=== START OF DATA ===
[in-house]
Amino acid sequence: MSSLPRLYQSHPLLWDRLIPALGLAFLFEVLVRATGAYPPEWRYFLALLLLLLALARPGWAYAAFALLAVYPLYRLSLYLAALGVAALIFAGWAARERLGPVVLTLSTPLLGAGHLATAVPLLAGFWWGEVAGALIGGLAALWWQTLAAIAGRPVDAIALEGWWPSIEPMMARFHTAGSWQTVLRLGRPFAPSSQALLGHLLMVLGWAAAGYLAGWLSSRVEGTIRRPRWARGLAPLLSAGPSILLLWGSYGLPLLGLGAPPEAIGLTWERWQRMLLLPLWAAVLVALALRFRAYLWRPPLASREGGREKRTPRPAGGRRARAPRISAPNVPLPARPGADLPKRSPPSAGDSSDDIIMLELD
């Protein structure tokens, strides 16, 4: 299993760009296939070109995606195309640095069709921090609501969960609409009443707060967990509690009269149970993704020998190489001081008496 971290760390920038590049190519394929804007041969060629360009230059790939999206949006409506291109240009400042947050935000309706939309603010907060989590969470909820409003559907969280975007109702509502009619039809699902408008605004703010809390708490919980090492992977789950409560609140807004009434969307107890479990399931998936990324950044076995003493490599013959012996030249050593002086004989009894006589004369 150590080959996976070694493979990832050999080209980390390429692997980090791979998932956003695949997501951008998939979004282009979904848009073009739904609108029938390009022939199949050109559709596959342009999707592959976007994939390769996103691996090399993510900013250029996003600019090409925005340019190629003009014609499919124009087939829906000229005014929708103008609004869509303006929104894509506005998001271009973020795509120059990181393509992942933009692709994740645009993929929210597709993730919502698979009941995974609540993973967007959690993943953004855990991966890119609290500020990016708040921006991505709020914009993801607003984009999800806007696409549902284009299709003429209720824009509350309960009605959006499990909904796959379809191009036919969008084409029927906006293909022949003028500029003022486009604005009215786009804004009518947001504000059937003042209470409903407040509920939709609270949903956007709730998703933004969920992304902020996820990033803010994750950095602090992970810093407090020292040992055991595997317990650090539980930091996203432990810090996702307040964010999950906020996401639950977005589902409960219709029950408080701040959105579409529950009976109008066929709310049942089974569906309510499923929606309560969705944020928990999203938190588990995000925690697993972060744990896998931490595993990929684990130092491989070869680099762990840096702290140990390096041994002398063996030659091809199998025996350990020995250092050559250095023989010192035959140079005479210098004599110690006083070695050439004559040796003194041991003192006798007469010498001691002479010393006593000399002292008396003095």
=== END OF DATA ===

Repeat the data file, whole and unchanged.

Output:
[in-house]
Amino acid sequence: MSSLPRLYQSHPLLWDRLIPALGLAFLFEVLVRATGAYPPEWRYFLALLLLLLALARPGWAYAAFALLAVYPLYRLSLYLAALGVAALIFAGWAARERLGPVVLTLSTPLLGAGHLATAVPLLAGFWWGEVAGALIGGLAALWWQTLAAIAGRPVDAIALEGWWPSIEPMMARFHTAGSWQTVLRLGRPFAPSSQALLGHLLMVLGWAAAGYLAGWLSSRVEGTIRRPRWARGLAPLLSAGPSILLLWGSYGLPLLGLGAPPEAIGLTWERWQRMLLLPLWAAVLVALALRFRAYLWRPPLASREGGREKRTPRPAGGRRARAPRISAPNVPLPARPGADLPKRSPPSAGDSSDDIIMLELD
């Protein structure tokens, strides 16, 4: 299993760009296939070109995606195309640095069709921090609501969960609409009443707060967990509690009269149970993704020998190489001081008496 971290760390920038590049190519394929804007041969060629360009230059790939999206949006409506291109240009400042947050935000309706939309603010907060989590969470909820409003559907969280975007109702509502009619039809699902408008605004703010809390708490919980090492992977789950409560609140807004009434969307107890479990399931998936990324950044076995003493490599013959012996030249050593002086004989009894006589004369 150590080959996976070694493979990832050999080209980390390429692997980090791979998932956003695949997501951008998939979004282009979904848009073009739904609108029938390009022939199949050109559709596959342009999707592959976007994939390769996103691996090399993510900013250029996003600019090409925005340019190629003009014609499919124009087939829906000229005014929708103008609004869509303006929104894509506005998001271009973020795509120059990181393509992942933009692709994740645009993929929210597709993730919502698979009941995974609540993973967007959690993943953004855990991966890119609290500020990016708040921006991505709020914009993801607003984009999800806007696409549902284009299709003429209720824009509350309960009605959006499990909904796959379809191009036919969008084409029927906006293909022949003028500029003022486009604005009215786009804004009518947001504000059937003042209470409903407040509920939709609270949903956007709730998703933004969920992304902020996820990033803010994750950095602090992970810093407090020292040992055991595997317990650090539980930091996203432990810090996702307040964010999950906020996401639950977005589902409960219709029950408080701040959105579409529950009976109008066929709310049942089974569906309510499923929606309560969705944020928990999203938190588990995000925690697993972060744990896998931490595993990929684990130092491989070869680099762990840096702290140990390096041994002398063996030659091809199998025996350990020995250092050559250095023989010192035959140079005479210098004599110690006083070695050439004559040796003194041991003192006798007469010498001691002479010393006593000399002292008396003095």